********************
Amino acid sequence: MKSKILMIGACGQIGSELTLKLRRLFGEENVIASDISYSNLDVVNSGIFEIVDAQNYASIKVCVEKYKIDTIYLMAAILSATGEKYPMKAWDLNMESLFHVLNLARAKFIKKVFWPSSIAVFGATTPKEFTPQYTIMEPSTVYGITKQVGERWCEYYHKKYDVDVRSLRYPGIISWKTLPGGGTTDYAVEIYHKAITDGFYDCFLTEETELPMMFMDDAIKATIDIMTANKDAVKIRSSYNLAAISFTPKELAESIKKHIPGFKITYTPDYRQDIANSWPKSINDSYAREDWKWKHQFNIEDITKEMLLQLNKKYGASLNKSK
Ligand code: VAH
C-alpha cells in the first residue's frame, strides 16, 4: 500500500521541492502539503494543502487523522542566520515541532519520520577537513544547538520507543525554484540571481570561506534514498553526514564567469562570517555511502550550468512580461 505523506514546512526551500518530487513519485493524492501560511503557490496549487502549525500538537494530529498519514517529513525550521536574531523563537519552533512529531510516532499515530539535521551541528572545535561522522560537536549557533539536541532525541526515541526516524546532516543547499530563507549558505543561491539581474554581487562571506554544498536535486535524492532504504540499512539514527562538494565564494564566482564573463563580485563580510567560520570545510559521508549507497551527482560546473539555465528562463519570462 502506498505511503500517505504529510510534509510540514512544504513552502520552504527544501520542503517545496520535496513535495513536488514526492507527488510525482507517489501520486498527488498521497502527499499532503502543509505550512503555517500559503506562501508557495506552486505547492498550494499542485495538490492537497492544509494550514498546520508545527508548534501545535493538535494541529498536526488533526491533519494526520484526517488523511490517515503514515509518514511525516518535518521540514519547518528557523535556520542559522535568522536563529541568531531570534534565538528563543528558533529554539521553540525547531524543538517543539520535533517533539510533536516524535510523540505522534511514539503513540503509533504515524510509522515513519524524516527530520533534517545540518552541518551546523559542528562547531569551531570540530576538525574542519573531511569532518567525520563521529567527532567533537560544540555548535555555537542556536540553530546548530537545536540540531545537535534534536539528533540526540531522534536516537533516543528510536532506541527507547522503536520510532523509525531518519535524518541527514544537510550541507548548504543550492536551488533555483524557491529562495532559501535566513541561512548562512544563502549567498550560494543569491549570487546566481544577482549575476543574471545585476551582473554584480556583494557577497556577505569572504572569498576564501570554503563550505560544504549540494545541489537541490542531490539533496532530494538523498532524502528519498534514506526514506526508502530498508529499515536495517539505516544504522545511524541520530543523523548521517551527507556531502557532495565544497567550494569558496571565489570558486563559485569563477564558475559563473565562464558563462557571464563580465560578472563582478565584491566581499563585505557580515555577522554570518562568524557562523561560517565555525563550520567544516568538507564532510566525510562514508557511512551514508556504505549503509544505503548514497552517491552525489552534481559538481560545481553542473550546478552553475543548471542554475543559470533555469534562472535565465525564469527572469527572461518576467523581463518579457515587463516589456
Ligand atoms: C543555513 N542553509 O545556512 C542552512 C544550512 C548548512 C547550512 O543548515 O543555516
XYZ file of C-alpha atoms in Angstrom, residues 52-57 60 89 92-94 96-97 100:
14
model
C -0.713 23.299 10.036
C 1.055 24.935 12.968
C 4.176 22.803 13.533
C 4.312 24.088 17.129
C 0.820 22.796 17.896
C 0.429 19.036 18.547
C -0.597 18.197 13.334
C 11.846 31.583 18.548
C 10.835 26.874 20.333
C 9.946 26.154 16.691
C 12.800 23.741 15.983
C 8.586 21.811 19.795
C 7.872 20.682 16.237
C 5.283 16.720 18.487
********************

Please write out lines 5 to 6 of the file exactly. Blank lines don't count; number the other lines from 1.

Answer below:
XYZ file of C-alpha atoms in Angstrom, residues 52-57 60 89 92-94 96-97 100:
14